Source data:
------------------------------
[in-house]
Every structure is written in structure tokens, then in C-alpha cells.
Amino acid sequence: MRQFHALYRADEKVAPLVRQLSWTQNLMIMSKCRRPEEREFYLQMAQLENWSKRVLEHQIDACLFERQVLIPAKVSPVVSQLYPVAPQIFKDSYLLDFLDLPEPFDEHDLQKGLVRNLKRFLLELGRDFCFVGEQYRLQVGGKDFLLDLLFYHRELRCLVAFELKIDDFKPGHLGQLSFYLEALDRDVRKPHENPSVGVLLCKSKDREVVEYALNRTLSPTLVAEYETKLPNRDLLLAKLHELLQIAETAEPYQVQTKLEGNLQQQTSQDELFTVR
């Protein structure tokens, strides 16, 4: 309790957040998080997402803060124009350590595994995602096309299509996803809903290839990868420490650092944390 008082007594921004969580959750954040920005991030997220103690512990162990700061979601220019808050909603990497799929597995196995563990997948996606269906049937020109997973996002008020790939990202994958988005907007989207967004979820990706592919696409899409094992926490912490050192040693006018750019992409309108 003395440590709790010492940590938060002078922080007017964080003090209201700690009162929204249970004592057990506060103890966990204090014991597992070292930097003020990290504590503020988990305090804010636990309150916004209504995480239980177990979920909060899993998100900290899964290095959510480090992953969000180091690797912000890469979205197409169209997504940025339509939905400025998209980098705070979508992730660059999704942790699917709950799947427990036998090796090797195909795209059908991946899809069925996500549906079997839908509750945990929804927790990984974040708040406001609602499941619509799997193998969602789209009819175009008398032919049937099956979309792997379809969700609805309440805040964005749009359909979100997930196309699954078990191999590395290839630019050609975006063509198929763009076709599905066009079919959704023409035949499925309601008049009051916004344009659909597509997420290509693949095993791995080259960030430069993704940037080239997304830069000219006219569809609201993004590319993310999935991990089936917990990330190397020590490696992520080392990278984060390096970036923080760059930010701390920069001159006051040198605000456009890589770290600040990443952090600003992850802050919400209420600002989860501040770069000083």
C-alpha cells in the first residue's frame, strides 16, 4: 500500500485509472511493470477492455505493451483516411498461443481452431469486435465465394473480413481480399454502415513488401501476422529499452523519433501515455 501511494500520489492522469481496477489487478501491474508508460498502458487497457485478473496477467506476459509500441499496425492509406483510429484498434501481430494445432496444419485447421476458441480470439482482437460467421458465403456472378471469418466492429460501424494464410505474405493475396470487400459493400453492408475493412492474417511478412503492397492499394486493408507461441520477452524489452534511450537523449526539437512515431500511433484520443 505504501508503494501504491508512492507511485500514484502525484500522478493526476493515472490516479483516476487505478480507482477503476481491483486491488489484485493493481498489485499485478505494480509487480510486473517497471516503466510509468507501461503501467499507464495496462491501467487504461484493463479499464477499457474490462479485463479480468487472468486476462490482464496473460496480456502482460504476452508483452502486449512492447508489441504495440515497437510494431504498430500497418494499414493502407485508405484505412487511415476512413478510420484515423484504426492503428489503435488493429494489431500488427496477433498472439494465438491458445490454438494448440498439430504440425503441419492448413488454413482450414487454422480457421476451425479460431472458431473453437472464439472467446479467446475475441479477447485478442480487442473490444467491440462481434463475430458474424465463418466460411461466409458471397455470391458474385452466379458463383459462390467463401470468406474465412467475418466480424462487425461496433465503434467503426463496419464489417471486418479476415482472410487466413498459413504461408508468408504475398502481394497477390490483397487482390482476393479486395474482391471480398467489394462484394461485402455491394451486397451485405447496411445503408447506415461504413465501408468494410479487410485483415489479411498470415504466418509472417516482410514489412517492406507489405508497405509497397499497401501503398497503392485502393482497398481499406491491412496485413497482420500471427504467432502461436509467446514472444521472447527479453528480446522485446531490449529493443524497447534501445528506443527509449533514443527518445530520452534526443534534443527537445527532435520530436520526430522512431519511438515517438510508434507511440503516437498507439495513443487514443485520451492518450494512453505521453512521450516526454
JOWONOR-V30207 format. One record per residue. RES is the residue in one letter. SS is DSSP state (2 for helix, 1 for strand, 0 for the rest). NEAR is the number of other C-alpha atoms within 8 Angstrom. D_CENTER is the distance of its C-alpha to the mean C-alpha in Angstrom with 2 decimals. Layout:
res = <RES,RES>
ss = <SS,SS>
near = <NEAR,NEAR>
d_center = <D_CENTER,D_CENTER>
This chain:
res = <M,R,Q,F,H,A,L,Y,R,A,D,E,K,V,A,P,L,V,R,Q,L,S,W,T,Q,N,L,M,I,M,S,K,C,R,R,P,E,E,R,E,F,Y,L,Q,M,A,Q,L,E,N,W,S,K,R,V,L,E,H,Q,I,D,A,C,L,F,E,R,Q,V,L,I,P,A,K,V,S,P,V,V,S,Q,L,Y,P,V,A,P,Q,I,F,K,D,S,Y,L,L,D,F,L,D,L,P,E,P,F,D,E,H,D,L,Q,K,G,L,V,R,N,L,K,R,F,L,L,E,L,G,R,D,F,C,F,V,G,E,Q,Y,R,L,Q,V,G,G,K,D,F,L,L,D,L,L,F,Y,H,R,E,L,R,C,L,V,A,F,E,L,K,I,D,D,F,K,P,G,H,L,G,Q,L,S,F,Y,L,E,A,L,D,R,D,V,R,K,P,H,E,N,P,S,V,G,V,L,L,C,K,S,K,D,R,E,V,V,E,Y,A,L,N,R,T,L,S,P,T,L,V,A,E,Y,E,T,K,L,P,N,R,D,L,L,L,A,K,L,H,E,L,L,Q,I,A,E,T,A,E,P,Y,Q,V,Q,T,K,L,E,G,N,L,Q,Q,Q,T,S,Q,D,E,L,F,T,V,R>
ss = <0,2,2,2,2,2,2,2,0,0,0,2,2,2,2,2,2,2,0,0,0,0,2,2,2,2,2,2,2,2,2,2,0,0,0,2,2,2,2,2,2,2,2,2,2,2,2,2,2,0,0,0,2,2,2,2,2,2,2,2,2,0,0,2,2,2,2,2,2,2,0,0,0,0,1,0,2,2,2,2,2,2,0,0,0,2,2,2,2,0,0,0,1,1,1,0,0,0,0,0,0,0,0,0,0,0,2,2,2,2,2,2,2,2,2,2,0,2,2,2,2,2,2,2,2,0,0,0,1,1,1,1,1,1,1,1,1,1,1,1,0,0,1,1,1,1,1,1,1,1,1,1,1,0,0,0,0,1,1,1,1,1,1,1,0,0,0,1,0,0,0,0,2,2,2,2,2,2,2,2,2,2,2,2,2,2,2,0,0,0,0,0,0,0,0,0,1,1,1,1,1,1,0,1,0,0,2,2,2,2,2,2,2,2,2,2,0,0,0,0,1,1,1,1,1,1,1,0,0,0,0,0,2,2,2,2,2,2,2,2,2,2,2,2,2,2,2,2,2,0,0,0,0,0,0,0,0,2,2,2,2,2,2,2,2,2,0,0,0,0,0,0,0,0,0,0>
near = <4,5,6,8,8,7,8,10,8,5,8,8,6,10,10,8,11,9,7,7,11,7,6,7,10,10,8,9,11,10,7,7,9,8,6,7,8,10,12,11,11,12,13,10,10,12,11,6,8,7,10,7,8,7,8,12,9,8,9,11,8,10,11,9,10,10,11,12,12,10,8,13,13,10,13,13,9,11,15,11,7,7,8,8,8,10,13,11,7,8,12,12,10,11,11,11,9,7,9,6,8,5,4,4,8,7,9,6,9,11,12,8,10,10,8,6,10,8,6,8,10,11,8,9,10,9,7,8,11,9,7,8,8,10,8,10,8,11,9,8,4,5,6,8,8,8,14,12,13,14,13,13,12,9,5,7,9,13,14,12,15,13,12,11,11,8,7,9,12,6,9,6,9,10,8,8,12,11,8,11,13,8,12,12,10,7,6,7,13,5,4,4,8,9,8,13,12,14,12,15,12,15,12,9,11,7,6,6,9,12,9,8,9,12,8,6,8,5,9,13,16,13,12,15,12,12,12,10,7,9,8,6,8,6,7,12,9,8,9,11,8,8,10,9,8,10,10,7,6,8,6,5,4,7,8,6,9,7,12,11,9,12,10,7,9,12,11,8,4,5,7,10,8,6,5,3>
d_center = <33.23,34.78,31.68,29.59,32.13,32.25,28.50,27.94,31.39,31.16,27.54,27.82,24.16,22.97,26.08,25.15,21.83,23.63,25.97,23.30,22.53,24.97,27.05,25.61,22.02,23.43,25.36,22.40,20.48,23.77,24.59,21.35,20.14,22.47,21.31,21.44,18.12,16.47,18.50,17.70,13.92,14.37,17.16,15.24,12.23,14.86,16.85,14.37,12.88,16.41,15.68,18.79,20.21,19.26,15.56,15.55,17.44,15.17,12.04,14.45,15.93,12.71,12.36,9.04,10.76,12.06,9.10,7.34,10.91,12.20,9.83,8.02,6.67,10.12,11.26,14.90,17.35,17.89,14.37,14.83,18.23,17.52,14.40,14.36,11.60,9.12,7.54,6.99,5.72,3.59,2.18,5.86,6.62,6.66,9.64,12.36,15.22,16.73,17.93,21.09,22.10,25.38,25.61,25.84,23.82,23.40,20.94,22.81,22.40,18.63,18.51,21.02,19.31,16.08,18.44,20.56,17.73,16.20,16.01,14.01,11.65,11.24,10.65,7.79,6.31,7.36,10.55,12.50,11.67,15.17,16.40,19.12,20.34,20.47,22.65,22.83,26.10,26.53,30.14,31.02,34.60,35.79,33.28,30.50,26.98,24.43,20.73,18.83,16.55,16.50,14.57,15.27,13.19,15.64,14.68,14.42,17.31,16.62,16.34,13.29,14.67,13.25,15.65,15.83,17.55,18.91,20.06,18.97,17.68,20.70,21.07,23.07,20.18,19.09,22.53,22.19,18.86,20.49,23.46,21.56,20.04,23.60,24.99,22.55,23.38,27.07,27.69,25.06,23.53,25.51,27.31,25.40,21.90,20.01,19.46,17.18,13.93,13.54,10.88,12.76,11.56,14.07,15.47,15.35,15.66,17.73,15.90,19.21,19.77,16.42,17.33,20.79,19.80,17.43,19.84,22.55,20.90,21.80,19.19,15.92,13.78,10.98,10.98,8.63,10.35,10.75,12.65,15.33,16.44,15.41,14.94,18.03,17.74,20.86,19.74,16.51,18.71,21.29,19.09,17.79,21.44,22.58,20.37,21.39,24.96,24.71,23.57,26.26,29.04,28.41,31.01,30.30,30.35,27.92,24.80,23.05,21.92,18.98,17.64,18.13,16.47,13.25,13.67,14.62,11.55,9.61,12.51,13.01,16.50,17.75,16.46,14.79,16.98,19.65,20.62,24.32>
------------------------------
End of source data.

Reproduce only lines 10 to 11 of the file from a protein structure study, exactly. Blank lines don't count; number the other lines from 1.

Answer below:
d_center = <D_CENTER,D_CENTER>
This chain: